This window into the preserves of yesteryear offers great winter reading.
For some twenty years—between 1945 and 1964—the Forest Preserve District issued weekly bulletins about the natural history of Cook County. Written by staff, the bulletins went out to classrooms across the county. Revised editions were reissued until 1980. Today they offer a fascinating window into Cook County nature and the Forest Preserves of yesteryear.
Through NEWTON’s Ask a Scientist, an online community hosted by Argonne National Laboratory, more than 750 of these bulletins have been digitized and made available online.
The bulletins explain everything from winter fish die-offs and the continental divide to forest preserve and conservation history. They include colorful first-hand observations and commentary (not all completely politically correct). Their authors clearly take great pleasure in nature:
Take a walk. Wear old clothing of some hard smooth cloth that the burs and stick-tights can’t cling to. Wear stout comfortable shoes. Forget your hat. Stick a sandwich or two in your pocket and “travel light”. Take it easy. Have fun. Relax. Sit down once in a while and be utterly quiet, watching and listening for the wild creatures.
Some bulletins are prescient, as in one from 1945 [misdated online] suggesting the resurgence of coyotes, which according to the bulletin hadn’t been reported in Cook County “in the past fifteen years.” The sight of a coyote back then was apparently so unusual that a forest preserve ranger shot it and sent it to the Illinois Natural History Survey. Today, thousands of coyotes call Cook County home.
Some bulletins are out of date and inconsistent with modern science and best practices. A 1945 bulletin declares: “FIRE IS THE ENEMY OF FIELD AND WILDLIFE,” also requesting of the reader: “When you see a fire in the preserves stop and put it out—if you can. If you can’t, go to a telephone, reverse the charges, and notify the Forest Preserve General Headquarters.” Today we consider fire an essential component of the ecosystem and conduct prescribed burns. We’d never advise anyone to attempt to put out a fire on their own, and we’d suggest using a cell phone.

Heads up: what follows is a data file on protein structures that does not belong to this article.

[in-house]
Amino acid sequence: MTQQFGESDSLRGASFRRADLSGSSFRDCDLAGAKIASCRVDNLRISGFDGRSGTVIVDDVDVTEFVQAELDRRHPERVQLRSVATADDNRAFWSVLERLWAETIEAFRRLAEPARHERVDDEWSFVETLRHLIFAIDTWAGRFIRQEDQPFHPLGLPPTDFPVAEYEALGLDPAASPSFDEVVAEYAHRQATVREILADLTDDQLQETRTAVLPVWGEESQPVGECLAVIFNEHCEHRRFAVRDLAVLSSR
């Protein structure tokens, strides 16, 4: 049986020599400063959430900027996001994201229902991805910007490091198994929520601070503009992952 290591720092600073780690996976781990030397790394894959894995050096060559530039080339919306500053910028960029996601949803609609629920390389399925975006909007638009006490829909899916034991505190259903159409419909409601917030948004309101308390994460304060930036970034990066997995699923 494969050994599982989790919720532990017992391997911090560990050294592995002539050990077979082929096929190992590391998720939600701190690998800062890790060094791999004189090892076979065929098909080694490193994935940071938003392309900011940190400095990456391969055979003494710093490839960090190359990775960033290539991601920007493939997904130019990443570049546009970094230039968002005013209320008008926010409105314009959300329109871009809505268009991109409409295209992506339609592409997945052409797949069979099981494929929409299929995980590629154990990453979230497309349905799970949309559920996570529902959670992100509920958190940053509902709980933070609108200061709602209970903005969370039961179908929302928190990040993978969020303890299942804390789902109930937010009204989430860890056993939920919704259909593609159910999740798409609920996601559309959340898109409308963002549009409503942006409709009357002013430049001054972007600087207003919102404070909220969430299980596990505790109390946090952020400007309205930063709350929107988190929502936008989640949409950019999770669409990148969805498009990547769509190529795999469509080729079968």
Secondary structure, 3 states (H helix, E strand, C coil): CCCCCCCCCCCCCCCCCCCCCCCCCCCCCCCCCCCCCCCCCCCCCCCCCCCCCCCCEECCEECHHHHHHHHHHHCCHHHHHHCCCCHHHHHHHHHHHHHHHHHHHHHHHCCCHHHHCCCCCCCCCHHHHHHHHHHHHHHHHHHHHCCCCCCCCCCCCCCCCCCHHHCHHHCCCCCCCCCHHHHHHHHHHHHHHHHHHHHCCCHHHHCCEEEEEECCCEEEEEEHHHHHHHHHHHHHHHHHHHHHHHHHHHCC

In a short, descriptive 1947 essay about genes, the writer couldn’t have known of the jump that the field of genetics would make in the modern era, and how it would revolutionize the study of nature, enabling scientists to map entire genomes of organisms, track animals and diseases using DNA and rethink the way species evolve and should be classified.
Though much has changed since they were written (and often because so much has changed), these nature bulletins are full of valuable information and insight about Cook County wildlife. And their themes and settings run through to the present era. The preserves, trails and waterbodies in these essays are the same ones we can visit today, as in this article written in April 1963, 51 years ago:
As spring approaches and the frogs begin to sing, flocks of migrating waterfowl stop to rest and feed on McGinnis, Tampier, Saganashkee and Longjohn Sloughs.
The woodpeckers, groundhogs and grasshoppers still largely do the things they did then. And the preserves are still a place where, “whether walking or fishing or just basking in the sunshine, the wrinkles in a troubled mind may be smoothed away.”
So the next time you’re trapped inside by a polar vortex, spend some time delving into this fascinating treasure trove. Each bulletin will add a layer to your understanding of the complex and evolving forest preserves.